The recent re-evaluation by the US, China, Japan, and Russia of their military strategies reflects new geopolitical equations in which the Asia Pacific is a major strategic intersection. Turmoil in this region can impact India’s trade and security interests, and to avoid this India must craft a balance between its relations with all the countries involved
Senior Researcher, Gateway House
Karan Pradhan was a Senior Researcher at Gateway House: Indian Council on Global Relations. He has worked as a reporter, sub-editor and features writer at The Asian Age, covering a variety of beats including the civic and music beats. He has also worked on a number of books on organised crime in Mumbai including Mafia Queens of Mumbai, Dongri to Dubai: Six Decades of the Mumbai Mafia and My Name is Abu Salem with the author S. Hussain Zaidi. He holds a Master of Arts degree in International Relations from the University of Warwick. Download high-res bio image
Narendra Modi, who spent nearly two months abroad in his first year as prime minister, helped India cultivate a wide range of bilateral and multilateral relationships. But of these, it will be the middle powers that hold the key, economically and geopolitically to India’s growth and security, and Modi must continue to widen his middle powers arc
Representative democracy has resulted in coalition governments, comprising parties with opposing agendas, gradually being formed across the world. The Afghan unity government and the BJP-PDP coalition in Jammu and Kashmir are two such coalitions that share numerous similarities, not least of which is the role of Pakistan.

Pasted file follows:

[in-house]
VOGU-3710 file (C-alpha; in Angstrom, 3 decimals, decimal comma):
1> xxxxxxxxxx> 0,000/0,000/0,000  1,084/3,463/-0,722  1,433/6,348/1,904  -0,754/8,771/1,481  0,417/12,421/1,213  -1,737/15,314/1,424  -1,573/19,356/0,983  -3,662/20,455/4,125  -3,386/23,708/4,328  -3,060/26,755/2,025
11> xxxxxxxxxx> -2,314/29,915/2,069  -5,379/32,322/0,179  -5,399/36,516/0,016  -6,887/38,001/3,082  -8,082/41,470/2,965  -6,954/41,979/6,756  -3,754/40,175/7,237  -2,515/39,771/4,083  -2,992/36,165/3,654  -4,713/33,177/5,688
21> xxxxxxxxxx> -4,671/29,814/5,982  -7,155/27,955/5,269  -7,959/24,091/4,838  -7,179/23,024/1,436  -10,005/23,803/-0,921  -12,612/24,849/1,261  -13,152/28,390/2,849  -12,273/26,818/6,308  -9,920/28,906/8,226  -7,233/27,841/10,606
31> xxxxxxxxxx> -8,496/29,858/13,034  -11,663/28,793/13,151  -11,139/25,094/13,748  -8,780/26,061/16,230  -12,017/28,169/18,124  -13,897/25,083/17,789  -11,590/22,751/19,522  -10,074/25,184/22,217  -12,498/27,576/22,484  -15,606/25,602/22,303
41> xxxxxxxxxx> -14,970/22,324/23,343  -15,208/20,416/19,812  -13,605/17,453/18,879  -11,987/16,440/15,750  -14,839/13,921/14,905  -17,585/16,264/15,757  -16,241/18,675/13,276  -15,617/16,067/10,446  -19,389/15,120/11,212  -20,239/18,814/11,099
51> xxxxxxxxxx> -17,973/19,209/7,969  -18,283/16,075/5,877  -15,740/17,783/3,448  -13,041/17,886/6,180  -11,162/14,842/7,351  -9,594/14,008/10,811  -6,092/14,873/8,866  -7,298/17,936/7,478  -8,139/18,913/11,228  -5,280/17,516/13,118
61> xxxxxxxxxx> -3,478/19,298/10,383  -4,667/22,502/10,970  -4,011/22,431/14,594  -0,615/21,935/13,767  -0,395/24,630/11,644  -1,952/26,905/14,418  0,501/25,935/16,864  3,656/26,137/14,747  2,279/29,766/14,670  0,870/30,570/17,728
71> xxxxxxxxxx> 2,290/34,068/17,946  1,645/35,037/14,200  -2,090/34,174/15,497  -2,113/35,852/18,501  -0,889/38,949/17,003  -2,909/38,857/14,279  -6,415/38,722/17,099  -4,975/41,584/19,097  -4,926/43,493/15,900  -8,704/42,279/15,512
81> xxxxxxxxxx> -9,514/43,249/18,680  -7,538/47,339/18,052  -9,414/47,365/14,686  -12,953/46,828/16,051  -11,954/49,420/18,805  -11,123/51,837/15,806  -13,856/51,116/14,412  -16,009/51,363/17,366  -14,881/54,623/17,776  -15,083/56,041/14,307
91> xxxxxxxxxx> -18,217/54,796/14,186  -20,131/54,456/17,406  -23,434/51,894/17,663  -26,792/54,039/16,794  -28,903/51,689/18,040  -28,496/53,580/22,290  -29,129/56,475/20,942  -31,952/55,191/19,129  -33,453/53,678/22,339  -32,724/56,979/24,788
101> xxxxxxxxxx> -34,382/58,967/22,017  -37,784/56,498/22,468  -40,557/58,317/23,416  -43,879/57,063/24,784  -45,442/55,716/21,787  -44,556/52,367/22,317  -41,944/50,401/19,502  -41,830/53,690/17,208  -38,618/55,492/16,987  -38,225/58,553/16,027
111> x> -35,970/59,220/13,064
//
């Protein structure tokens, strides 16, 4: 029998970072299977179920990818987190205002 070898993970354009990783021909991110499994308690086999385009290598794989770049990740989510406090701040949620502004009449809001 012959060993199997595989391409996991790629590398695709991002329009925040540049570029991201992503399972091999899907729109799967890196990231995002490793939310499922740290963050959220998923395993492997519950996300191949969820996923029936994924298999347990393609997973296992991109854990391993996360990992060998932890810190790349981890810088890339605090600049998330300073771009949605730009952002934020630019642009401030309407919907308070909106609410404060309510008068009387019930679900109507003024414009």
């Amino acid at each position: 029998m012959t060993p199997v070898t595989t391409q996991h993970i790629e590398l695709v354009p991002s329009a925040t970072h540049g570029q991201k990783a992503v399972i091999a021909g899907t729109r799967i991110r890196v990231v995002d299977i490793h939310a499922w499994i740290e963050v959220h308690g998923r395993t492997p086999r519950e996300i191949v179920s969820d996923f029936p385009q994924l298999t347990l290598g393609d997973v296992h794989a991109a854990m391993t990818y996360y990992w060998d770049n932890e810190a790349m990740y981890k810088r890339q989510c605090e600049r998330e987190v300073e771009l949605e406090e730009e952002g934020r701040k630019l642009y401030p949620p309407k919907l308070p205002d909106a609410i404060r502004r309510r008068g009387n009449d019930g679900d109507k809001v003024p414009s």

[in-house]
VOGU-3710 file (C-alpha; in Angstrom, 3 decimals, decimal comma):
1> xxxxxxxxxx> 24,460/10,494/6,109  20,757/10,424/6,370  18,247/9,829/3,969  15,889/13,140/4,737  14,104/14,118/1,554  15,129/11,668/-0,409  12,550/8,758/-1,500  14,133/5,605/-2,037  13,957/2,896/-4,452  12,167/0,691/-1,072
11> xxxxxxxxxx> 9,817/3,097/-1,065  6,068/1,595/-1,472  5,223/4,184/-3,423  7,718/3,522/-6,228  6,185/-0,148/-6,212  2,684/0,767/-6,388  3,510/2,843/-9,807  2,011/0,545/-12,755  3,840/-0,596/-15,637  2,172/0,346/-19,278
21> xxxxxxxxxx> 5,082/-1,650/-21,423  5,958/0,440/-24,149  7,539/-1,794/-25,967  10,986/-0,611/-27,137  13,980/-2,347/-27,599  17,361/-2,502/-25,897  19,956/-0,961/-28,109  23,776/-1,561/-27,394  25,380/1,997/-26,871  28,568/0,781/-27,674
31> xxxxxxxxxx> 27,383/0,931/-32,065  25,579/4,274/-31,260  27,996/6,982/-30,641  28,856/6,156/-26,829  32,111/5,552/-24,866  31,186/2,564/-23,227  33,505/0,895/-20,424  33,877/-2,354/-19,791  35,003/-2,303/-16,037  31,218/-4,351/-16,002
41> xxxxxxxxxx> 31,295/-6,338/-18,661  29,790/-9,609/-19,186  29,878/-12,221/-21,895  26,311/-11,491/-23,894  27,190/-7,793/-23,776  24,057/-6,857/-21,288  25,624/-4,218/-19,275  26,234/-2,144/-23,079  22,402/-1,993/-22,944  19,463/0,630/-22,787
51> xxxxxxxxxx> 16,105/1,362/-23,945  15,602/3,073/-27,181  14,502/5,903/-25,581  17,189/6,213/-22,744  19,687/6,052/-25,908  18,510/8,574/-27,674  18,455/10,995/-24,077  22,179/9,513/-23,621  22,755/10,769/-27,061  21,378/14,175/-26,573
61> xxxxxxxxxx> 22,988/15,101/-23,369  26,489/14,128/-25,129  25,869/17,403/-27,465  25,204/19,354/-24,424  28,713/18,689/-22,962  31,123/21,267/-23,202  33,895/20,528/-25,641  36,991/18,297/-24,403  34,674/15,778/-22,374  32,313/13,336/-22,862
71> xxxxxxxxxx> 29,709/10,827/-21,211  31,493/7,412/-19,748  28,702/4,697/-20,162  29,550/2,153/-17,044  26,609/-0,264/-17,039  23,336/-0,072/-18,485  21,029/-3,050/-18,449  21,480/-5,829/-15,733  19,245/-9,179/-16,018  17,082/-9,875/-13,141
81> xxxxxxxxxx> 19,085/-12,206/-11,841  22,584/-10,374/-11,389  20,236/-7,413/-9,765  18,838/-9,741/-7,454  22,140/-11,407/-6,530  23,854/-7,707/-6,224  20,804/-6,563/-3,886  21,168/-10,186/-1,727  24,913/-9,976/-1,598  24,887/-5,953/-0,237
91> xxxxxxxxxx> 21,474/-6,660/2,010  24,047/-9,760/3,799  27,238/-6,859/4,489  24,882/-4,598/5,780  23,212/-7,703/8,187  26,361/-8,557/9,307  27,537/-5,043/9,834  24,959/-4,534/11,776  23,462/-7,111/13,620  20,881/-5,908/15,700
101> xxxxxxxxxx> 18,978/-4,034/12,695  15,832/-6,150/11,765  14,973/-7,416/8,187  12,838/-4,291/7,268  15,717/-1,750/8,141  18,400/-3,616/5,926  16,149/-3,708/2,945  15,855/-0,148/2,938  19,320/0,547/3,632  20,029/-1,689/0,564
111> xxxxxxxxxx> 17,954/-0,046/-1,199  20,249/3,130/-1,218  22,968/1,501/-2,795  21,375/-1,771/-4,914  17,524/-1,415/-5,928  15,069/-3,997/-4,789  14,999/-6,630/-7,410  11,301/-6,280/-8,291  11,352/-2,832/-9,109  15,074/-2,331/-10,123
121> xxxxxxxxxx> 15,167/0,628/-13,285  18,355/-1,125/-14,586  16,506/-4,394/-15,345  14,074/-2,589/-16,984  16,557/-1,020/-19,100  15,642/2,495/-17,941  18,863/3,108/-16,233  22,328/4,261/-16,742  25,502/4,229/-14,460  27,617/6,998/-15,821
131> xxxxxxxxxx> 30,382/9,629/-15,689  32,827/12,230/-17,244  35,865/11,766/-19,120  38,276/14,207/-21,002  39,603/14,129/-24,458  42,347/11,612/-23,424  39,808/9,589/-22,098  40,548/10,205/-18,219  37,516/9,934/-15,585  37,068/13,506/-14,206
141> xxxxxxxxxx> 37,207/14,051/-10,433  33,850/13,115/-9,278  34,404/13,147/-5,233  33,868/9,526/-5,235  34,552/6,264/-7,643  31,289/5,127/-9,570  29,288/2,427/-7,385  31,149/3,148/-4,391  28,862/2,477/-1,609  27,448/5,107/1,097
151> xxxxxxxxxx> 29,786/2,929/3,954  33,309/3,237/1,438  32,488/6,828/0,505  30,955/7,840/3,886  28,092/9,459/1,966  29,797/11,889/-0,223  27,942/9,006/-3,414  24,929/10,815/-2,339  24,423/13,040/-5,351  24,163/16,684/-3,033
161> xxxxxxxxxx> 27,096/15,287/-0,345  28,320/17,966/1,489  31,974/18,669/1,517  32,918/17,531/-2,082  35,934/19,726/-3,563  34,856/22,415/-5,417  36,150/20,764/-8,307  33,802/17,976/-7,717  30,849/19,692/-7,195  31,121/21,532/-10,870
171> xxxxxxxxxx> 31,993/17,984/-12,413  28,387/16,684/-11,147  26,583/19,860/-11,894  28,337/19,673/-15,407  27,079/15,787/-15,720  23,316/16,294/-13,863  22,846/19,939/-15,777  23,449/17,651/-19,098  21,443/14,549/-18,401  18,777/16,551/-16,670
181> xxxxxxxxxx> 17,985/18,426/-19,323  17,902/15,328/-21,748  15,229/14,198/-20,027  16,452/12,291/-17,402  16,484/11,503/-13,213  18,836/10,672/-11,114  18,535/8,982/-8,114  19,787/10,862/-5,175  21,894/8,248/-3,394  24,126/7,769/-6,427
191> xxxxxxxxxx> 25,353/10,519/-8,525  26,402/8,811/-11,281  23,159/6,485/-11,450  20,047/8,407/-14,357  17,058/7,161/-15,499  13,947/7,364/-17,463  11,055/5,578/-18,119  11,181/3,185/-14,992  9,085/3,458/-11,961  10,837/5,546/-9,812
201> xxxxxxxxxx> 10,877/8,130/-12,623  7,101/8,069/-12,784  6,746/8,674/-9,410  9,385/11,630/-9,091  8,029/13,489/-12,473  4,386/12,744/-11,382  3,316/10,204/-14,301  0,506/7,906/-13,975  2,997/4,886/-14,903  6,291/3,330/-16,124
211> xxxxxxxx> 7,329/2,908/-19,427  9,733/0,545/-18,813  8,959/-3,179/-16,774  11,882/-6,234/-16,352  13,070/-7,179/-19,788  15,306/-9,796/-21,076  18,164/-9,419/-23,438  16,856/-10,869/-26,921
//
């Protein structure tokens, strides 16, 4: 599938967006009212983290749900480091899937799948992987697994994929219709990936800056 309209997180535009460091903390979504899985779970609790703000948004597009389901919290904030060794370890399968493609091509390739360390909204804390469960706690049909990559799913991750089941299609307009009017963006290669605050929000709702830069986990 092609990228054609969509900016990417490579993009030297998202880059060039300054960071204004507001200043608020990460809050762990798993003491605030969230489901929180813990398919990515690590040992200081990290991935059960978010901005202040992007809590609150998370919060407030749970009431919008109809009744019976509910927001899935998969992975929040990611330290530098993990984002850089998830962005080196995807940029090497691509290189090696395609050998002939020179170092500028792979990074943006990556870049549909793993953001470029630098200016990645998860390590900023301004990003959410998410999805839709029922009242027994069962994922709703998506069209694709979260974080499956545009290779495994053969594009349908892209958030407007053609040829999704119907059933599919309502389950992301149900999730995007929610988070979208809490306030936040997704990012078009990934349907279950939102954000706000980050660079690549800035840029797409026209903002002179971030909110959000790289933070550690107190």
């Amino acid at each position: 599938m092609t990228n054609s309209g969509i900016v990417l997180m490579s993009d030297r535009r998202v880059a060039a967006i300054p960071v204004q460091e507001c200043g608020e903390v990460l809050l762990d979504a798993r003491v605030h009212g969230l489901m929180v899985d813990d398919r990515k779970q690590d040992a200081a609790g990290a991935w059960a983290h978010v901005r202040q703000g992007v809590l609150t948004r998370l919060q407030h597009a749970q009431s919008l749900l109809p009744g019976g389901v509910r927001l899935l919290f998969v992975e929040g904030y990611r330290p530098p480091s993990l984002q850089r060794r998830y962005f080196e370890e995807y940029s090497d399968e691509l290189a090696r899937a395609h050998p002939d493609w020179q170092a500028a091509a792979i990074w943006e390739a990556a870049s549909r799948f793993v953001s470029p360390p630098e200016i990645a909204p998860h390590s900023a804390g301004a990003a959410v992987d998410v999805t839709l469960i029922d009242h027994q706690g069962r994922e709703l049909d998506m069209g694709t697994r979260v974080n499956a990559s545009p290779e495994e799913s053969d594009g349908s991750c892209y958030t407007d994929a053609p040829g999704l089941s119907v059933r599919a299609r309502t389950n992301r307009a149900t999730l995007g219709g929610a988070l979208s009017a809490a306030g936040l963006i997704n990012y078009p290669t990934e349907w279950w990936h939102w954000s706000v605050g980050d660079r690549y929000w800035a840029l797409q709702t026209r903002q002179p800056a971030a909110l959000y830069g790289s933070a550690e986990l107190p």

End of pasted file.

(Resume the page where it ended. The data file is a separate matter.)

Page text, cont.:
This year has seen a disturbing increase in brutal violence by terrorist groups across the world—the Islamic State in Iraq and Syria, Boko Haram in Nigeria and the Tehreek-e-Taliban in Pakistan. With non-traditional terror targets like Belgium, Canada and Australia also being attacked this year, 2015 could see a more lethal spread of jihadist terror
A major theme at the multilateral summits this month was connectivity, with China at the forefront. India is trailing behind due to a shortfall in investment and political will, among other factors. Prime Minister Modi must follow up on his meetings at the SAARC Summit by robustly taking forward India’s connectivity agenda
With the growth of the Islamic State and of terrorist groups in Africa and other parts of the world, global coordination to combat terrorism is imperative. Prime Minister Narendra Modi has urged the UNGA to adopt the Comprehensive Convention on International Terrorism, but divergent national interests remain a hurdle
The kidnapping of nearly 300 school girls by Boko Haram has elicited international outrage and support for Nigeria. India must now channel its experience in counter-terrorism to provide assistance to Nigeria in its own war on terror
Gateway House speaks to Ujal Bhatia, Member, Appellate Body, World Trade Organisation, on the importance of economic diplomacy; India’s assertiveness during trade negotiations; the role of Indian business in the negotiation processes; the relevance of SAFTA; and on ways to boost intra-SAARC trade.
Policy Perspectives from Gateway House give an overview of a global issue that has implications for India’s policy-making and business community. This edition examines the role corporate India can play in pulling the country out of its current economic slowdown
This daily column includes Gateway House’s Badi Soch – big thought – of the day’s foreign policy events. This Badi Soch analyses the open letter in The New York Times from Russian President Vladimir Putin to American citizens, arguing against a military strike in Syria.